If you have other children, they may be feeling confused too.

Talking about your child's condition

Tell your kids what the doctors have told you. Listen to them, help them explore their feelings and try to answer their questions. This may be hard as you may have lots of your own. But children will understand more than you realise. Our list of storybooks for children who have disabled brothers and sisters can also be a good starting point for conversations.

If your disabled child is in hospital a lot, it can be helpful to take your other children. They can see the ward and meet the professionals who are helping their brother or sister.

Sometimes brothers and sisters may feel left out if your disabled child is taking up a lot of your time. Try to ensure each child has some special time (even 15 minutes) with you.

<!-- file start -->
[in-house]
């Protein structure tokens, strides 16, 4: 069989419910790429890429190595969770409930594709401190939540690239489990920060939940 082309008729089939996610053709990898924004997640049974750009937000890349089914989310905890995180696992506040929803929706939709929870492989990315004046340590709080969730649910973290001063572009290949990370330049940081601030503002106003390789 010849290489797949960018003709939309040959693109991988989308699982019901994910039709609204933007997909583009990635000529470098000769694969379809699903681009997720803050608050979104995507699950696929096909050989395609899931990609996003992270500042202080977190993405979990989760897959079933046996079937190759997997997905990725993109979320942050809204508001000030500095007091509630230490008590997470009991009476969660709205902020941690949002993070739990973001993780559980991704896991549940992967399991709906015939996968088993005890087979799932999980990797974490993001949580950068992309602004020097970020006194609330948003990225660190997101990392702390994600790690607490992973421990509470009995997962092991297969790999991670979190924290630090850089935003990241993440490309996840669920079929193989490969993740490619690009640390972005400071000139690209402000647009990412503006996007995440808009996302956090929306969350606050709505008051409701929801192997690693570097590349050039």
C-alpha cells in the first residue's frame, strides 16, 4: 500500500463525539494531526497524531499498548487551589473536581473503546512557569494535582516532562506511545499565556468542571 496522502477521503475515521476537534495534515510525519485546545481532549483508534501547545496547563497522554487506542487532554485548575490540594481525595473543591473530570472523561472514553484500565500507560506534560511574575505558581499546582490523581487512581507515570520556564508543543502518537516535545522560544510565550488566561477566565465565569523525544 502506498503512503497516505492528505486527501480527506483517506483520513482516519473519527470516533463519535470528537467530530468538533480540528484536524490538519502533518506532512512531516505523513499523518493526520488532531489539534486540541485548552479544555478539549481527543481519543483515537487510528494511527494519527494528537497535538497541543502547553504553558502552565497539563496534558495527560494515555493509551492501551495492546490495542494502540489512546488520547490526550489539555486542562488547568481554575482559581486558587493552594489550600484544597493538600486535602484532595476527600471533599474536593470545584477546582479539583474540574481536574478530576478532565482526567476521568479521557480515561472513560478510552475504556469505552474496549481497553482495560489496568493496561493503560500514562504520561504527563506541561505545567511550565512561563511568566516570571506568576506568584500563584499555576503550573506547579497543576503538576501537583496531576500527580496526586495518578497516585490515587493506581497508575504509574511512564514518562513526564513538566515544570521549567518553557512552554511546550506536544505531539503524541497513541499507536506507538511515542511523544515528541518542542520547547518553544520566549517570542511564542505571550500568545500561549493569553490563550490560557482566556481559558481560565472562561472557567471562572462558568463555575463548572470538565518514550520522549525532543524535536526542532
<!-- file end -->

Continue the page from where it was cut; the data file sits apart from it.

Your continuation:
Tips for supporting a disabled child's siblings

Organisations that support siblings

Sibs is the UK charity for siblings of disabled children and adults provides information, support and training to siblings, parents and professionals across the UK.

The charity Contact has a guide on siblings.

Barnardo's runs projects to support young carers. 

Over the Wall runs camps for siblings of those affected by serious health challenges.

Contact our helpline

 

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